You Die When You Die by Angus Watson

June 16, 2017


You can’t change your fate – so throw yourself into battle, because you’ll either win or wake up drinking mead in the halls of your ancestors. That’s what Finn’s tribe believe.

But when their settlement is massacred by a hostile tribe and Finn and several friends, companions and rivals make their escape across a brutal, unfamiliar landscape, Finn will fight harder than he’s ever fought in his life. He wants to live – even if he only lives long enough to tell Thyri Treelegs how he feels about her.

Hardwork doesn’t really live up to its name. It is actually quite an idyllic place to grow up. The villagers lead a cosy life, the local native tribespeople are more than happy to provide them with resources like food. Everything is nice and tranquil up until the point where a group of warriors arrive with the intention of killing every man, woman and child. A massacre ensues, but a small group of Hardworkers manage to escape their gruesome fate. Pursued by the fearsome Owsla*, the elite warriors of the Calnian empire, the villagers run for their lives.

When we first met Finnbogi the Boggy (Finn for short) he is a bit of a mess. He is indecisive and, though he means well, he is more than a little self-absorbed. Forced to flee the only home he has ever known, he finds himself, along with his friends, hunted. As the narrative unfolds, you start to catch glimpses of the man he will become. At heart he is a decent sort, he is just so wrapped up in himself he has a tendency to miss the blindingly obvious. Nobody ever said the hero’s journey was going to be an easy one. I always enjoy when an author pays close attention to their character evolution. Finn starts out almost like a bystander in his own story but as he grows he gets more and more drawn into events.

The other characters are also well realised. One of the little things I really liked is the way Hardworkers are named. It leads to some impressive monikers – Wulf the Fat (he’s not), Keef the Berserker (he is), Sassa Lipchewer (she does), and Freydis the Annoying (she can be) to name but a few. Erik the Angry (he was, not so much anymore) is a personal favourite. The Owsla are great fun too. Sofi Tornado and her elite group of warriors start off as a dark murderous bunch but they also begin to evolve into something else as the plot develops. Once again there are some cracking names Paloma Pronghorns, Chogolisa Earthquake, the list goes on and on. I could explain why they all have such unusual names but really that would spoil the surprise.

The author has taken his inspiration from the indigenous peoples of the American continent as well as the Vikings who journeyed West long before any other Europeans. Much of the story is driven by the culture clash that exists between these two groups. The different tribal cultures are lots of fun. Each group that the Hardworkers meet have their own unique traditions and rules. There is one tribe in particular who have developed a society where swearing is a daily part of their lives. The conversations during this part of the novel are peppered with more f-bombs than I would care to count. It was like being back in Glasgow. There are plenty of drug references as well. All the natives refer to the Hardworkers as the “Mushroom Men” for fairly obvious reasons. What with all this adult content the more delicate amongst you may wish to look away. Perhaps it might be an idea to give the entire book a miss and try something a bit more sedate and genteel? Personally though, I loved every second of it.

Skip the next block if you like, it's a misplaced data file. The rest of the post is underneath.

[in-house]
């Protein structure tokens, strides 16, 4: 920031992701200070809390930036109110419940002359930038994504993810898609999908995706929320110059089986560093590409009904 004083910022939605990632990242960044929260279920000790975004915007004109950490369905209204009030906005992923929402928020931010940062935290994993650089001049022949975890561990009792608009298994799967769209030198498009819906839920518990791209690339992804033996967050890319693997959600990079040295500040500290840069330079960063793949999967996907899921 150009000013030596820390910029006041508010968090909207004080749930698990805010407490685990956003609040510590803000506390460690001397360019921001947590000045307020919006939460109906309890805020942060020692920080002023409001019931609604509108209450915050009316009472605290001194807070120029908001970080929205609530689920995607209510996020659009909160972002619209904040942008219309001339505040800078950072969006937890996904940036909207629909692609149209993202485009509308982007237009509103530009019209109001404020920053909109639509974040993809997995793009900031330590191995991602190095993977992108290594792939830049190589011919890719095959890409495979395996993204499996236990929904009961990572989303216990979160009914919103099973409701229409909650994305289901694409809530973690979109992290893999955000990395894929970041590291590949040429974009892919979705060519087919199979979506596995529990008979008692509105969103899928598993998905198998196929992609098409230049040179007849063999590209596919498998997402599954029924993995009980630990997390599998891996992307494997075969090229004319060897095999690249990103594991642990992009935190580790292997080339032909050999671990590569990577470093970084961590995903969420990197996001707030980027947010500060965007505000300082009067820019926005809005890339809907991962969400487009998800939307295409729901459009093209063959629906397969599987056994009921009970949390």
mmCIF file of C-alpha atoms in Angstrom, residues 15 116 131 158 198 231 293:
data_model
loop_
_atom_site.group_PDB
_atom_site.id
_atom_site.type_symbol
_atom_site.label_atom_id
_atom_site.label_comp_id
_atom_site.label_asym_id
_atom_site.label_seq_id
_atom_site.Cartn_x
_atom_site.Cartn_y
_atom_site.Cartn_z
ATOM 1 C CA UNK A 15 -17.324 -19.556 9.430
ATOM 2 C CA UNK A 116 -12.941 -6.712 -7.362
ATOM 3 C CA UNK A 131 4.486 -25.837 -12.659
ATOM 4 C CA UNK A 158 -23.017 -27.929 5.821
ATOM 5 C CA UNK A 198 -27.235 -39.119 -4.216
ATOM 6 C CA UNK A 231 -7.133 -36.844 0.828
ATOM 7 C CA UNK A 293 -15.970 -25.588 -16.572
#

The author injects some nice humorous touches into You Die When You Die. I’ve always thought properly judging the right level of comedy to include in a plot must be the most difficult of tasks, but he carries it off with aplomb. Some of the Hardworker’s reactions are priceless. Everyone is terribly polite, even with the prospect of a violent confrontation. Sometimes when you read a novel it is immediately obvious when an author is having a blast with their characters. It becomes swiftly evident that Angus Watson is doing precisely that. This boundless sense of enthusiasm is contagious and makes You Die When You Die such a genuine pleasure to read. Prophecies, chases, foul-mouthed tribal elders, political conspiracies and a warrior with questionable depth perception. I’ll be honest, I don’t think you can beat it. More please, as soon as is humanly possible!

The soundtrack to Far Cry: Primal by Jason Graves is the ideal musical companion to You Die When You Die. Lots of traditional drums and haunting pipes blend together perfectly. If that doesn’t enhance your enjoyment of the book then goodness knows what will. Honestly, it’s like they were made for one another.

You Die When You Die (West of West book one) is published by Orbit and available from 22nd June. The good news is that a sequel, The Land You Never Leave, will follow. I’m looking forward to it already. Highly recommended.

*No idea if the Owsla are a nod to Richard Adams work. I’d like to think so. They were a pretty ruthless bunch as well if I remember correctly. That is where the comparison ends however. I can categorically confirm the warriors in You Die When You Die are definitely not white supremacist rabbits.

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